People who see climate change as a health threat show more interest in cancer screening

Brigham researchers’ findings support developing public health interventions that incorporate components of environmental health literacy alongside cancer screening efforts.

The world’s climate crisis has wide ranging implications for human health. But how do our perceptions about climate change influence our intentions when it comes to personal health? A new study by investigators from Brigham and Women’s Hospital, a founding member of the Mass General Brigham healthcare system, used the National Cancer Institute’s annual Health Information and National Trends Survey (HINTS) to analyze adults’ views on climate change and their interest in cancer screening. The study found that individuals who saw climate change as a personal health threat were also more likely to endorse interest in cancer screening. The results are published in the Journal of the National Cancer Institute.

“Our findings suggest that individuals who are more aware of the potential health impacts of climate change may also be more overall health conscious, which may drive their interest in preventive healthcare measures, such as cancer screening,” said senior author Alexander P. Cole, MD, assistant professor in the Department of Urology and the Center for Surgery and Public Health at Brigham and Women’s Hospital. “Awareness of climate change impacts could also prompt individuals to take more proactive steps to protect their health in the face of environmental threats.”

Previous studies have uncovered both direct and indirect links between cancer and climate change. Certain climate change consequences, such as ozone depletion and the emergence of more environmental carcinogens, can cause cancer. And extreme weather events can disrupt cancer care as well as access to health care in general.

In the current study, Cole and colleagues analyzed responses from adults who completed the HINTS survey in 2021. Each respondent’s perceived risk of climate change to their personal health was categorized as “no harm” or “little harm” versus “some harm or “a lot of harm.” Researchers also assessed each respondent’s interest in getting screened for cancer the following year, categorized as “not at all” and “a little” versus “somewhat” and “very.”

The study found that 54 percent of survey respondents felt that climate change would cause “some” or “a lot” of harm to their health. Respondents also showed 73 percent higher odds of being interested in cancer screening when they felt that climate change posed “some” risk to their health and 84 percent higher odds when they perceived that climate change could harm their health “a lot.”

Other findings showed that respondents who were younger, female, and more educated were more likely to perceive climate change as a health threat. And that non-Hispanic Black and Hispanic populations expressed a higher interest in cancer screening than non-Hispanic White populations.

“We see room for improvement in climate change awareness overall as well as some racial disparities underlying some of the differences in awareness,” said first author Zhiyu Qian, MD, a urology resident in the Department of Urology and research fellow at the Center for Surgery and Public Health at Brigham and Women’s Hospital. “There are a lot of ways to interpret this and one could be that more vulnerable populations are already feeling more of the impacts from climate change.”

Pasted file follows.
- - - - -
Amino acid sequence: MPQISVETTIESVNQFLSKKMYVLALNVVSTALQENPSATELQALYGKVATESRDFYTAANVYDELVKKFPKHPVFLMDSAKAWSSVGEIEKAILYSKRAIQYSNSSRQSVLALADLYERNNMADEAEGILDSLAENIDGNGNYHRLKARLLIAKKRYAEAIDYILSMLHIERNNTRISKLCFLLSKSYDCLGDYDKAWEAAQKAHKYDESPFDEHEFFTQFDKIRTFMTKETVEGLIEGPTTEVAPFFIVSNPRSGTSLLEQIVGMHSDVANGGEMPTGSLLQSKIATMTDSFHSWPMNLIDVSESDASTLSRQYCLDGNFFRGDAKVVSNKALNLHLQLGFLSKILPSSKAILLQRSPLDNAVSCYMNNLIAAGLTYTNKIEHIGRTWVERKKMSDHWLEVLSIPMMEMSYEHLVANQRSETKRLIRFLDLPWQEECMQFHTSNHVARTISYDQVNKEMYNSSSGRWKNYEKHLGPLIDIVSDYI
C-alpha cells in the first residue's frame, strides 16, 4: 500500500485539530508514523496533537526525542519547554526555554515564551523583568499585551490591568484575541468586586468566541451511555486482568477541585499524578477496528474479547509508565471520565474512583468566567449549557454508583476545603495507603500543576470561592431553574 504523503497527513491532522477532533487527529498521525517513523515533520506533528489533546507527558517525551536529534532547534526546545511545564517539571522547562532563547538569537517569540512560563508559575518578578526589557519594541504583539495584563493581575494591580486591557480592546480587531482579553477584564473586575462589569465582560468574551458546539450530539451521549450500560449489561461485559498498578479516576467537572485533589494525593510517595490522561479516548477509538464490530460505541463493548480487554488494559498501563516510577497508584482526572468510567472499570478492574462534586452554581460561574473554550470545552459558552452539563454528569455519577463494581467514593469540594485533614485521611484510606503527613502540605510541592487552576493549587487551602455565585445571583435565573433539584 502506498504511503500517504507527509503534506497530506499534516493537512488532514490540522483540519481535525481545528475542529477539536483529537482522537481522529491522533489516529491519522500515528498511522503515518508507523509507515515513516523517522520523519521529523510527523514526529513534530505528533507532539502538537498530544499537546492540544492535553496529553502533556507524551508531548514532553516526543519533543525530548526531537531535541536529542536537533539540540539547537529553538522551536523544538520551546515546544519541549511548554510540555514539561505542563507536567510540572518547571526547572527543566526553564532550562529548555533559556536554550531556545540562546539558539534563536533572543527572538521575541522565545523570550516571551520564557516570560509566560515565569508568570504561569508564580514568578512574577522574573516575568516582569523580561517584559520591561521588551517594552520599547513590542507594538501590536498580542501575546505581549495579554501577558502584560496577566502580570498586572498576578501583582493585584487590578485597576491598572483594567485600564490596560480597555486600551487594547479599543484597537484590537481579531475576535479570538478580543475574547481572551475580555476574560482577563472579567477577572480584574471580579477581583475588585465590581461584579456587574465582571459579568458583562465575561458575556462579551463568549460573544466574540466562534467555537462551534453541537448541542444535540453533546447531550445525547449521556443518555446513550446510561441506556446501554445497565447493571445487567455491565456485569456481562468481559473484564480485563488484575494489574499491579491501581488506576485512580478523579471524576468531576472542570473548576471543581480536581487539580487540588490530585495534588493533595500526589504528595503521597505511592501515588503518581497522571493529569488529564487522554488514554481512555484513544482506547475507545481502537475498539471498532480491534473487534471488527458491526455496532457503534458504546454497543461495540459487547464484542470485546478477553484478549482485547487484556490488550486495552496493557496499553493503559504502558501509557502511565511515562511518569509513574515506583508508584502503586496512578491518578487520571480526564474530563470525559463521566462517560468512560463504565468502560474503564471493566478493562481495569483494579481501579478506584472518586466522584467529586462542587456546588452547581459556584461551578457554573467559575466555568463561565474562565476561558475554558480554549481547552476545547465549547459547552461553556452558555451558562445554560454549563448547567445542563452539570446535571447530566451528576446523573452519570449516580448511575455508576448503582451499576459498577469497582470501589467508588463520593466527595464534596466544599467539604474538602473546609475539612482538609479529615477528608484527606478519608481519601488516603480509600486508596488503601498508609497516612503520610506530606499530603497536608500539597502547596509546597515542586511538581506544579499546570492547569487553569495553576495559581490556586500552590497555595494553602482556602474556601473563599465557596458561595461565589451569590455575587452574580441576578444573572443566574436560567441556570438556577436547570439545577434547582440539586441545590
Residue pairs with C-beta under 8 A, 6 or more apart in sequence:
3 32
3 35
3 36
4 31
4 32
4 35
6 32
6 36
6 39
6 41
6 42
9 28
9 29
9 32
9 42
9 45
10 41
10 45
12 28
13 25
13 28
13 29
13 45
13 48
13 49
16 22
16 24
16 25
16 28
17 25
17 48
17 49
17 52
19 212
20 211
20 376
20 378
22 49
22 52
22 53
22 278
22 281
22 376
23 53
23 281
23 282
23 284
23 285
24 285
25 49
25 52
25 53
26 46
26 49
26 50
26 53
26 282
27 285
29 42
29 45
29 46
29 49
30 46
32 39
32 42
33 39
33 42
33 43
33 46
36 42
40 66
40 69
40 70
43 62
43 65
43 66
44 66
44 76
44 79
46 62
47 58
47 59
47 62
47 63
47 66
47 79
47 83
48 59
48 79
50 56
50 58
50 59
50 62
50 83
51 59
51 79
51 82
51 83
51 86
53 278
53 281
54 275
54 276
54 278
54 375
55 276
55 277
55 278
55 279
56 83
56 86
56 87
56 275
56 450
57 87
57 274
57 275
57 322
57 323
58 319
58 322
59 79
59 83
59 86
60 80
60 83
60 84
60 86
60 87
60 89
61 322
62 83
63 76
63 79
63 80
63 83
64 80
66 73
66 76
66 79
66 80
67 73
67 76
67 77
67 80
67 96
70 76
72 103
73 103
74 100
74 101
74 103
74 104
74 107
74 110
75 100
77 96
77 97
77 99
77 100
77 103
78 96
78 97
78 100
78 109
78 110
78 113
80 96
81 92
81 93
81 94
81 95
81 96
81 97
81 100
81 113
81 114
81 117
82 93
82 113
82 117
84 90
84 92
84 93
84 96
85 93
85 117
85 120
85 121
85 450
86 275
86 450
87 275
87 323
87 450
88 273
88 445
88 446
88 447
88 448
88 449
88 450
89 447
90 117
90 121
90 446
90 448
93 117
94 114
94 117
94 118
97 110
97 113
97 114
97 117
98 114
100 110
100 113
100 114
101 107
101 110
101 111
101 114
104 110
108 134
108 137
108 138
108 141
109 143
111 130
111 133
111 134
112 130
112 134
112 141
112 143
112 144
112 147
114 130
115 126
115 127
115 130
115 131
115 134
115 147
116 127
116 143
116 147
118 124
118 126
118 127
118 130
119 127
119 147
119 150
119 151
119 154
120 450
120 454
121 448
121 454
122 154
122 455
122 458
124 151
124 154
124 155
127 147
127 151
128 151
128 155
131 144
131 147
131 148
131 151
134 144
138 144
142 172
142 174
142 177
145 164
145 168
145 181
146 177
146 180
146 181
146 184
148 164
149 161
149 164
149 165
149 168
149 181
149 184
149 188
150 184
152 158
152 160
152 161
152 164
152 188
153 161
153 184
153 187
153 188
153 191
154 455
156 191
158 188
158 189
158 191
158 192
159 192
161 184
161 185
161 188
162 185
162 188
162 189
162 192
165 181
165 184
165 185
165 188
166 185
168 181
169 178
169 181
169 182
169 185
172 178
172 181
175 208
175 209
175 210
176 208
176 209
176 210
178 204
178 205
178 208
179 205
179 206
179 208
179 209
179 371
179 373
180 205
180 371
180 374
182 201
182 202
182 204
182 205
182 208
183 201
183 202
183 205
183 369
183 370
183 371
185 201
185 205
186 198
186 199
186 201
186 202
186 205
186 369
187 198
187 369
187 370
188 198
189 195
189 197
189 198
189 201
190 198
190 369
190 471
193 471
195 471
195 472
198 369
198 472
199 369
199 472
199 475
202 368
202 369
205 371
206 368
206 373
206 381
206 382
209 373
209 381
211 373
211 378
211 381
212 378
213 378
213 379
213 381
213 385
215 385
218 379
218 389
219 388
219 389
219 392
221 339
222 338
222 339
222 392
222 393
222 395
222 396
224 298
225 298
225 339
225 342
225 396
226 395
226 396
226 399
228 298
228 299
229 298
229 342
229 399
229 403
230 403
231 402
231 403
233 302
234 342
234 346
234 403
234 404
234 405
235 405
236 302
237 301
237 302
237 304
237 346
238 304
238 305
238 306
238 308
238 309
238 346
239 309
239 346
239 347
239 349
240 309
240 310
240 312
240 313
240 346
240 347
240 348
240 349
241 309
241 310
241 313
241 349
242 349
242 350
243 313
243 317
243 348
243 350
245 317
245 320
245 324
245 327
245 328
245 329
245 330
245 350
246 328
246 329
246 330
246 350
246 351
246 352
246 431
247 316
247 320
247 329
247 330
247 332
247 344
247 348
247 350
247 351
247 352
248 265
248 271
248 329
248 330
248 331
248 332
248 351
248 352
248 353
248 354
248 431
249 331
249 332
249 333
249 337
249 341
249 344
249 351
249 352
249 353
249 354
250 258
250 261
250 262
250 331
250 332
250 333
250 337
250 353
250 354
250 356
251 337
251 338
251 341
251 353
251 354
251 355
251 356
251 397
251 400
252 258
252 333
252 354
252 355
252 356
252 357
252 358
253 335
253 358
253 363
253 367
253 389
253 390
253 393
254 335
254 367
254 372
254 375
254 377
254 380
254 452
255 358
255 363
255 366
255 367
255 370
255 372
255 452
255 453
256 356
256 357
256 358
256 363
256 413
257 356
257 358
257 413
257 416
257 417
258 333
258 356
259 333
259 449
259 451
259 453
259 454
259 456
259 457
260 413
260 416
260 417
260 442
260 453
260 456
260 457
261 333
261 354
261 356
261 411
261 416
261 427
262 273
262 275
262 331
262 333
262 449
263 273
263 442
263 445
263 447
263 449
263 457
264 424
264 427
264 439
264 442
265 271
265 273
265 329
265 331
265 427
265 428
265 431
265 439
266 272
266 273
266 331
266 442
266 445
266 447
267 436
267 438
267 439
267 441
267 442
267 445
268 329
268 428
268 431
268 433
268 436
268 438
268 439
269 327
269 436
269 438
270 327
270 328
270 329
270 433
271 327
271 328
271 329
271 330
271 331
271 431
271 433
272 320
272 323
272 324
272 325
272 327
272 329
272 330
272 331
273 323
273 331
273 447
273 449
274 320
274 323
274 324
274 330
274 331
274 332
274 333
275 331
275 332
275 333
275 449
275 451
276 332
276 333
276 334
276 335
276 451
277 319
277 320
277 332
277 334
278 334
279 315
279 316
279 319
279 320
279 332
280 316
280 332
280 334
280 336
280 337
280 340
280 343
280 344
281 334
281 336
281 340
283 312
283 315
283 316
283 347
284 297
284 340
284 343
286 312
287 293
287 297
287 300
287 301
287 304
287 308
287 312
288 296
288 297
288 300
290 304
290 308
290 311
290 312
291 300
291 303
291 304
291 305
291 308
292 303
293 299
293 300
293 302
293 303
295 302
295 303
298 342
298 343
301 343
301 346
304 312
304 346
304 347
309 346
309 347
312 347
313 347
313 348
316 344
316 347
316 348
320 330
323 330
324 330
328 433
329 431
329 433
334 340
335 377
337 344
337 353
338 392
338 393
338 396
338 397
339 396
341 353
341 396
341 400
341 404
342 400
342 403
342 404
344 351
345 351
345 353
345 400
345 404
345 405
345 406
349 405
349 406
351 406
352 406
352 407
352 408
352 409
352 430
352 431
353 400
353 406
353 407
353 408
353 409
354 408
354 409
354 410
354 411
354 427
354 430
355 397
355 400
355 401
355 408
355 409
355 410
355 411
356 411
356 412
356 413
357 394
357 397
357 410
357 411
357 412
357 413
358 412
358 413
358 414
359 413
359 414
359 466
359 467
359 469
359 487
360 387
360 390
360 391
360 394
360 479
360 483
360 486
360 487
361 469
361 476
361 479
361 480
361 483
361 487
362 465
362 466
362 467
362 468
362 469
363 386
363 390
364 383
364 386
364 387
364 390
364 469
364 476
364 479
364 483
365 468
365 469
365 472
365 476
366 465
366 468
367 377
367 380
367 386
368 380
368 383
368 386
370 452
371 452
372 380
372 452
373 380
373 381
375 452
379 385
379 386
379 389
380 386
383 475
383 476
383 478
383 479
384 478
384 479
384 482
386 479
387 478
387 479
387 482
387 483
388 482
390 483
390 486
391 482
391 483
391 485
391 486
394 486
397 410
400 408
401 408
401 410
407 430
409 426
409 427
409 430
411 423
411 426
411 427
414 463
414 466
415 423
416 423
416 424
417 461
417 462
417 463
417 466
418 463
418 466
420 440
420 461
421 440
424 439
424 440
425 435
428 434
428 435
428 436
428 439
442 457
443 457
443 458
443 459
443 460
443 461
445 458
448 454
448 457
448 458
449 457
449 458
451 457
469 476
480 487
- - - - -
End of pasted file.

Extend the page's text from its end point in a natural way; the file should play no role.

The authors note that their study is retrospective and does not prove causation, but future studies could explore whether climate change awareness directly impacts screening behavior. The research team is continuing to investigate specific ways that cancer care can be impacted by climate change, such as in the relationship between extreme weather events and cancer care. They are also working to improve sustainability in cancer care and adaptability of the healthcare system, such as by increasing the accessibility and quality of telehealth.

Moreover, addressing the root causes of climate change can yield advantages in lowering cancer risk. A prominent example is the reduction of meat consumption, which not only diminishes greenhouse gas emissions but also mitigates a significant cancer risk factor. Additionally, lifestyle modifications like active commuting and preserving greenspace have been associated with decreased cancer risks, while also supporting environmental health.

“Cancer care is multidisciplinary and extremely complex. You need a well-functioning healthcare system for it to work,” said Cole. “Raising awareness is a big piece as is changing the healthcare system. There are so many exciting opportunities to do this through public awareness, healthcare delivery, and lifestyle and diet modifications where you can do things that are great for planetary health as well as for patients’ health and cancer risk.”

Authorship: Additional authors include Edoardo Beatrici, Quoc-Dien Trinh, Adam S. Kibel, Stacy Loeb, and Hari S. Iyer.

Disclosures: QDT reports personal fees from Astellas, Bayer, and Janssen, outside the submitted work. QDT reports research funding from the American Cancer Society, the Defense Health Agency, and Pfizer Global Medical Grants. APC reports research funding from the American Cancer Society and Pfizer Global Medical Grants.

Funding: APC reports research funding from the American Cancer Society and Pfizer Global Medical Grants (Prostate Cancer Disparities #63354905), by the Bruce A. Beal and Robert L. Beal surgical fellowship of the Brigham and Women’s Hospital Department of Surgery and a Physician Research Award from the Department of Defense (#PC220342).

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